During his cycle trips around the world, he was shot at by bandits, almost eaten alive by tropical ants and survived close encounters with elephants and lions. But, with sad inevitability, Ian Hibell met his end after being knocked off his bicycle in a collision with a car near Athens.
Hibell, from Brixham, Devon, estimated that he cycled 6,000 miles a year but claimed the most dangerous stretch of road in the world was close to his home.
According to the Times
He died on the road between Athens and Salonika when he was hit by a car whose driver was apparently in a race with another motorist.
The Times report ends with some useful stats:
A cyclist can travel 1,037km (644 miles) on the energy equivalent of one litre of petrol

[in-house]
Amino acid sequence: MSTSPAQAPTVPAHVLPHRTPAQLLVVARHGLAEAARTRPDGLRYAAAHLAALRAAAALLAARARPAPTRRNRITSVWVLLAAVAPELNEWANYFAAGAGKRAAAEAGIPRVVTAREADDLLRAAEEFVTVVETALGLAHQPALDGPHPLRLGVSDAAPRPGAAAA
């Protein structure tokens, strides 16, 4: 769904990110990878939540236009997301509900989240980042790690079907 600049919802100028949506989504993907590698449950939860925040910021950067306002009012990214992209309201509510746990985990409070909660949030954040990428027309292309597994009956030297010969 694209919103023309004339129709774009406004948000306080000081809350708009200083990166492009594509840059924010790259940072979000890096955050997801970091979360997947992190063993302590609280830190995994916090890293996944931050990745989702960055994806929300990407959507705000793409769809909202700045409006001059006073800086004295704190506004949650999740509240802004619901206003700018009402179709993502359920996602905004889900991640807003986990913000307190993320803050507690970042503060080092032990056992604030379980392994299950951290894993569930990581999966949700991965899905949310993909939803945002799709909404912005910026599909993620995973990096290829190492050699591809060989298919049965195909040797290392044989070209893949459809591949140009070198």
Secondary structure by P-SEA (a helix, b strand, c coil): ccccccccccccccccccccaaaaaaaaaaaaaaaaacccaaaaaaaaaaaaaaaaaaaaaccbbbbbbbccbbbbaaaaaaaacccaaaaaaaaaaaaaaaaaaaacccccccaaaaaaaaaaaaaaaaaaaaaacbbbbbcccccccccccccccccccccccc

— Regular cycling can make you as fit as someone who is ten years younger
— A cyclist consumes 1/50th of the oxygen of a car making the same journey
— A twice daily half-hour commute will, over a year, consume the energy equivalent of 24lb of fat
— In 1949, 34 per cent of all mechanised journeys were made by bicycle. Fifty years later that figure had fallen to 2 per cent
— The rate of serious heart disease for civil servants who cycle 20 miles or more a week is 50 per cent lower than for their sedentary colleagues